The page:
Budget crunch forces Carbondale Clay Center staff cuts
CARBONDALE, Colorado – The nonprofit Carbondale Clay Center will try to go it alone as a mostly volunteer organization, after a mounting budget crunch forced the center to lay off its director and other paid staff this week.
“It was a situation where we basically had a couple of months [of funding] left,” said Clay Center board member Sarah Moore, who along with some other board members will volunteer to keep the Clay Center’s resident-artist, classes and drop-in programs running.
“We really felt, at this point, that financially we needed to restructure in order to stay on our feet and try to look to the future,” Moore said.
The decision meant that the Clay Center had to lay off executive director Lauren Kearns who had been with the organization for the past five years.
“The Carbondale Clay Center would like to thank Lauren for her hard work, passion and dedication as director,” Moore said in a prepared statement sent out Tuesday. “She brought a vision and energy to the Clay Center that was well appreciated within the community.
“We are very sad to lose her, and wish her the best,” she said.
Moore said Kearns will continue to teach a class at the Clay Center for the time being. Kearns could not be reached for comment on what her future holds.
The Clay Center’s administrative assistant, Marcia Johnson, was already planning to leave the valley, Moore said, and the position will not be rehired. A part-time studio technician will be the only paid position for now, she said.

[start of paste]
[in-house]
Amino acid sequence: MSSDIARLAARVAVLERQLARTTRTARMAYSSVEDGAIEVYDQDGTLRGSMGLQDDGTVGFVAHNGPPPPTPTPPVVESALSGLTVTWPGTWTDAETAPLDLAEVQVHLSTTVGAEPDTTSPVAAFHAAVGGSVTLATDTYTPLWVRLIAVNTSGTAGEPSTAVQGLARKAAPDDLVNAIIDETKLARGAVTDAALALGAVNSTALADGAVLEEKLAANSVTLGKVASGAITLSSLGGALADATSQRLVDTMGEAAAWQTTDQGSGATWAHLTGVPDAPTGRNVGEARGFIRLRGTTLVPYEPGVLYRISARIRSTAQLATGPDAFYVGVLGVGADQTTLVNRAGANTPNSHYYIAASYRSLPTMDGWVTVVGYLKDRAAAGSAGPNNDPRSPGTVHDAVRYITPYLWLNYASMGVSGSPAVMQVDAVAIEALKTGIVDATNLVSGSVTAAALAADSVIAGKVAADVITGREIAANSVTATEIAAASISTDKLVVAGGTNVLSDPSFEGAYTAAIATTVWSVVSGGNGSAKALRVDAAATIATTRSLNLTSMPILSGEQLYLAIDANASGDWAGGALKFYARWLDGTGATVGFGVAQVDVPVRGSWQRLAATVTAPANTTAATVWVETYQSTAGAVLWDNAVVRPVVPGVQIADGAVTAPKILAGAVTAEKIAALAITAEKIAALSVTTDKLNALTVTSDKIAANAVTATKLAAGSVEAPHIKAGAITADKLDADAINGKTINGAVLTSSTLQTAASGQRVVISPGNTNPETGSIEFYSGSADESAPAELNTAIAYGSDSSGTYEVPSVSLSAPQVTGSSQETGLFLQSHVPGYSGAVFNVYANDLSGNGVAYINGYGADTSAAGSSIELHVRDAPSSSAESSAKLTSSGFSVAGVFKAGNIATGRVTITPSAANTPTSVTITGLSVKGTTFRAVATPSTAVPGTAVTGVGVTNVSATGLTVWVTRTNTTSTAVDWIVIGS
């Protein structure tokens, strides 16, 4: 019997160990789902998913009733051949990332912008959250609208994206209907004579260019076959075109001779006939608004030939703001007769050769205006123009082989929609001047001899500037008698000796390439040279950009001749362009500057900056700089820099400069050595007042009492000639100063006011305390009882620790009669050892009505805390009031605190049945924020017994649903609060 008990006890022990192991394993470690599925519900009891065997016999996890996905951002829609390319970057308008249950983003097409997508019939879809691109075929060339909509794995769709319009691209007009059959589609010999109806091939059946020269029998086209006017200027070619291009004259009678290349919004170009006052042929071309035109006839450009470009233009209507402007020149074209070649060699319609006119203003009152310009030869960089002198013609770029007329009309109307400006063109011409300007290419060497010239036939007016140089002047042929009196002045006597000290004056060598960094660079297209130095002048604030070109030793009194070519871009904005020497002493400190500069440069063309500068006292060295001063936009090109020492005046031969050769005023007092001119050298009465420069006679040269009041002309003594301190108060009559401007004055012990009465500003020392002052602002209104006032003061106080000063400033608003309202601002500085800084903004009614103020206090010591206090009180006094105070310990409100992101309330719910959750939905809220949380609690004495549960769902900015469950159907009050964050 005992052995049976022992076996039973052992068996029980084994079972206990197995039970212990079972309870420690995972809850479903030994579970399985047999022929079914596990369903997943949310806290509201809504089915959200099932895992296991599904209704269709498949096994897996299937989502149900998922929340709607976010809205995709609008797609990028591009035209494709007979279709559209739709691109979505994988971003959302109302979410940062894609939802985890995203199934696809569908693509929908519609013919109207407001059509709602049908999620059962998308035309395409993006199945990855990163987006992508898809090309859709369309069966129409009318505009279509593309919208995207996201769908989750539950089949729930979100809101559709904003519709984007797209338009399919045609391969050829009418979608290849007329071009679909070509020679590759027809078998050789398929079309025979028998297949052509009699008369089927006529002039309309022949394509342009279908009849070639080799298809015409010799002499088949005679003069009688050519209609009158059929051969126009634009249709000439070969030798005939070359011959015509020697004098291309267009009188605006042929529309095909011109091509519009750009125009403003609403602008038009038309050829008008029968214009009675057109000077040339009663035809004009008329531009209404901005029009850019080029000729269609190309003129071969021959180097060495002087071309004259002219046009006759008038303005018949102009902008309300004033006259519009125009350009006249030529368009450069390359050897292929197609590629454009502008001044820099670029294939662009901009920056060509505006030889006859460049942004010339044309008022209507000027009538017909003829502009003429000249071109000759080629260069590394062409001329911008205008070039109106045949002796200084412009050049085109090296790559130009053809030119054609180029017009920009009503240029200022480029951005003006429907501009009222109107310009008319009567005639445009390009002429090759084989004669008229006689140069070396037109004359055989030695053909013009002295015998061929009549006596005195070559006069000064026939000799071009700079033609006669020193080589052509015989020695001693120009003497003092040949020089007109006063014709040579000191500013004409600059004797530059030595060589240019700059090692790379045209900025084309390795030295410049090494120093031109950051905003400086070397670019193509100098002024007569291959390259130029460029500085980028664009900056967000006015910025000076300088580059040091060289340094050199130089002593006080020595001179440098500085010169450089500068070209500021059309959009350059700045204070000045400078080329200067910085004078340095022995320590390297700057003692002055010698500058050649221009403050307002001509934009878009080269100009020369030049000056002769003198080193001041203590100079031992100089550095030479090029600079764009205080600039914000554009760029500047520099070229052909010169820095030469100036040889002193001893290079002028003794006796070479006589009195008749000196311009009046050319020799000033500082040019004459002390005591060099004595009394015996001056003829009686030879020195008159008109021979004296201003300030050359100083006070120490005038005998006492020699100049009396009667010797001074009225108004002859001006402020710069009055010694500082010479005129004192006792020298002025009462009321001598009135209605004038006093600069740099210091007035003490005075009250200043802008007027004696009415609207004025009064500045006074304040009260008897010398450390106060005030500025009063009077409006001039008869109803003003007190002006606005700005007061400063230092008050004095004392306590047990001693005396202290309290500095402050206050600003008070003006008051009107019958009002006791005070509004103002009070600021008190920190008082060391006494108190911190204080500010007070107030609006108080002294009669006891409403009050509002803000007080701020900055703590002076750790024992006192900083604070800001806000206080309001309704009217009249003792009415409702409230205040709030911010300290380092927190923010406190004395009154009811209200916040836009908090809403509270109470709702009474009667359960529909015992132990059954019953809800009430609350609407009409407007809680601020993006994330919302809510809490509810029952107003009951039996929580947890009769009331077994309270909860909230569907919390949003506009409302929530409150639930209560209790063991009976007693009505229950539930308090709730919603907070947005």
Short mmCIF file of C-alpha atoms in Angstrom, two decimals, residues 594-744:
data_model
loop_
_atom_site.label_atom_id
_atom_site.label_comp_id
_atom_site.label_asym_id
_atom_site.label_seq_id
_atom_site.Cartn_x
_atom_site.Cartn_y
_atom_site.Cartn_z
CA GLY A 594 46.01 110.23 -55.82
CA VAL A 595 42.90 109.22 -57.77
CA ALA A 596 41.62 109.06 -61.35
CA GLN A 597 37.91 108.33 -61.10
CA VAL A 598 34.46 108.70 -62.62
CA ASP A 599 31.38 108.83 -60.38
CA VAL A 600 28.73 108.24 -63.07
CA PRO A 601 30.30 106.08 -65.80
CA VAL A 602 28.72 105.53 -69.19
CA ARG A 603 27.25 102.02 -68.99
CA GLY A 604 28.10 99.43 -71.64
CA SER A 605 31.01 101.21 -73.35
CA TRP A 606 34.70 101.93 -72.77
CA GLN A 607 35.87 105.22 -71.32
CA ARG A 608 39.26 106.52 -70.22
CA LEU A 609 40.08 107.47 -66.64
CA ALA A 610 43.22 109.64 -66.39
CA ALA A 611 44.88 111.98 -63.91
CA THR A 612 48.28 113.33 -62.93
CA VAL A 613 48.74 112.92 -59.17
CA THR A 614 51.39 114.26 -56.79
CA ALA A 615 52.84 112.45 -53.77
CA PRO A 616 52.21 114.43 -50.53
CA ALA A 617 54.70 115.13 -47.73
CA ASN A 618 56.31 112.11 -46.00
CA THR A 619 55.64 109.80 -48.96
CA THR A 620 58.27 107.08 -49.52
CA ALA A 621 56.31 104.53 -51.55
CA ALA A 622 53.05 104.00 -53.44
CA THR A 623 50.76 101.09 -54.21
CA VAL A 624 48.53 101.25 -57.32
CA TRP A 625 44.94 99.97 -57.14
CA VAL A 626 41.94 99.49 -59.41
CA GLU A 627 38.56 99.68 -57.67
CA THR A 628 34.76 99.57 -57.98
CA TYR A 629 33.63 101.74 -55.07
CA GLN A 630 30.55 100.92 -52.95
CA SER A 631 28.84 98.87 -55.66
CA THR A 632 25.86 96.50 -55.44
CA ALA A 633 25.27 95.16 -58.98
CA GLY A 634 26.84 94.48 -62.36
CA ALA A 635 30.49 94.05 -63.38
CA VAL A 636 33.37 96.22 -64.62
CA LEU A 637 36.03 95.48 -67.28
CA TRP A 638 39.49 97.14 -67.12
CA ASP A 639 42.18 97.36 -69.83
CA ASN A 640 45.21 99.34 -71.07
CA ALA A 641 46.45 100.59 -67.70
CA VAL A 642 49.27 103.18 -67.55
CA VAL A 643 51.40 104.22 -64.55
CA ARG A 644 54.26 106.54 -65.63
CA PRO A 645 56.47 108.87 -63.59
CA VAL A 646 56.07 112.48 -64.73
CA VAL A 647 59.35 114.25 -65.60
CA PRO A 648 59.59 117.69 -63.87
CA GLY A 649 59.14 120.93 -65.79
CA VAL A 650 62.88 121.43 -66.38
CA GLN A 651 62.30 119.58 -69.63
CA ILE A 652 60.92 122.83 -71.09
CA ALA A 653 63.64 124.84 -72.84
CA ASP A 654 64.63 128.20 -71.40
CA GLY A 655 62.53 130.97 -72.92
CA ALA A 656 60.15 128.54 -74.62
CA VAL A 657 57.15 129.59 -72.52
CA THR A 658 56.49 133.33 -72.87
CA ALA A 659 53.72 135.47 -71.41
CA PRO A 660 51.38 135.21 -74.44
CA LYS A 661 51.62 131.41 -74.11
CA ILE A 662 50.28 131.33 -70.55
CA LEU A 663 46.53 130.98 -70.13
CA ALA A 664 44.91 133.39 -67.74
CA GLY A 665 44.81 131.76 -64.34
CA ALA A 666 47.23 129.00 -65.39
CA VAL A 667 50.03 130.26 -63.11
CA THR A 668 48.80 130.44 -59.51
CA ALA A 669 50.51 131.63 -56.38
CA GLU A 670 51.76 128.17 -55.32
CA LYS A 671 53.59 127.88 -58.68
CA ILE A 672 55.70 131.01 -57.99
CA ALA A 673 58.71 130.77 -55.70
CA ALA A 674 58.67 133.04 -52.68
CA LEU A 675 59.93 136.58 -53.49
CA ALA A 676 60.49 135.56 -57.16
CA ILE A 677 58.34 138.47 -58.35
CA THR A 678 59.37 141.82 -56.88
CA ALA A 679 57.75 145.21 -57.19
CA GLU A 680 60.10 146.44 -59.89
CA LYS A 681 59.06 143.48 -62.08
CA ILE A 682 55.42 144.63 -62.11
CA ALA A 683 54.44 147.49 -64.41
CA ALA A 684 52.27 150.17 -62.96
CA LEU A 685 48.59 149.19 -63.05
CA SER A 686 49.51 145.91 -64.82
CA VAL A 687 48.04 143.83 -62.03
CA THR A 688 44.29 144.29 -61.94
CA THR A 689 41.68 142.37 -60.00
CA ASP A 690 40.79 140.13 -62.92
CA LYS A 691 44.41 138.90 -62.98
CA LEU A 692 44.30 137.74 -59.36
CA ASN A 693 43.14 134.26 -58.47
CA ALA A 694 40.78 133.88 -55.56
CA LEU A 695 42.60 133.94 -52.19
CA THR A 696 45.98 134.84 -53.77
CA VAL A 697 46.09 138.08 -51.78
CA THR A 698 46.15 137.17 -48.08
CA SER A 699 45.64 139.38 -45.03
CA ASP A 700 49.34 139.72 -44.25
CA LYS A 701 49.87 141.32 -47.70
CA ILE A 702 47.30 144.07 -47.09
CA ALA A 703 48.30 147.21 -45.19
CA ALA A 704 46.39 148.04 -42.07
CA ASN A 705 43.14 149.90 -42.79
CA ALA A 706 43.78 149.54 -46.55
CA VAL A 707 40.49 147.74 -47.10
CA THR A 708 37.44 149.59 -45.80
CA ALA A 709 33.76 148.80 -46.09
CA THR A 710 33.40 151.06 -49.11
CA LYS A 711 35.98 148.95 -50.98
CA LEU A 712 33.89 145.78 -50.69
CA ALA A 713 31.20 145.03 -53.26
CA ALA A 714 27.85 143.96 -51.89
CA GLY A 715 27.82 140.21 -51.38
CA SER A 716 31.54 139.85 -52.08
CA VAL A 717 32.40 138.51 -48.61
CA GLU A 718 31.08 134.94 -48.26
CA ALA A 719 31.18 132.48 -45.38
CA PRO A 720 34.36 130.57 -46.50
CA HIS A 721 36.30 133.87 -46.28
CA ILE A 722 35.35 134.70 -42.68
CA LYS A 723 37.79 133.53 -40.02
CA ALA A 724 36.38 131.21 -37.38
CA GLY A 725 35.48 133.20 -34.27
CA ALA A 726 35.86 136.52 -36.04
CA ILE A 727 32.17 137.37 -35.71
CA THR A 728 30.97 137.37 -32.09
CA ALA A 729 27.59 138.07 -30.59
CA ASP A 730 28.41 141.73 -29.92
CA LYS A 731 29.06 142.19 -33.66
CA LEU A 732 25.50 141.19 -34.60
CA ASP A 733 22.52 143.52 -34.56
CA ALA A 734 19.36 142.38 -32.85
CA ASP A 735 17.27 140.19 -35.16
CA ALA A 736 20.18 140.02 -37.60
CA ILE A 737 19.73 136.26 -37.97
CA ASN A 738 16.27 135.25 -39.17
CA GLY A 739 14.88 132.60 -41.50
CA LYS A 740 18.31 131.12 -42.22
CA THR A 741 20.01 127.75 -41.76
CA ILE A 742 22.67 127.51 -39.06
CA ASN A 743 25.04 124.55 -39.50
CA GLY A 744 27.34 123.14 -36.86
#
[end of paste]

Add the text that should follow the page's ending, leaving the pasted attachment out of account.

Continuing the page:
“We have to make sure the kilns still fire, and those sorts of operational things,” she said.
The bottom line is that difficult financial times, particularly in the nonprofit art sector, have resulted in reduced funding in the way of donations and grants this year, she said.
The Clay Center sent out a plea for financial support in late May when its biggest annual fundraising event, La Dolce Vita [formerly Cajun Clay Night], was held. The event was well-attended, Moore said, but the financial woes are deeper than that.
“We’ve really struggled for the last year, but it was really since May that we had to face up to the fact that the situation was getting more dire instead of better,” she said. “We have high hopes, and we think that with the restructure we will be able to turn things around.”
A new fundraiser for the Clay Center, Wheels on Wheels, takes place this Saturday. The event is a collaboration between locals artists and avid bike commuters, along with the Stomparillaz Brigade, which organizes Carbondale’s monthly moonlight cruiser rides.
Beginning at 6 p.m. at the Clay Center, 135 Main St., the event will include an art bike contest, bike-building demonstrations, music, libations and food. Proceeds will support CCC’s year-round ceramic art programming. A moonlight cruiser ride will begin at 9 p.m.
“It will be a very community oriented fundraiser, and we are still aiming to be a community center for activities,” Moore said.
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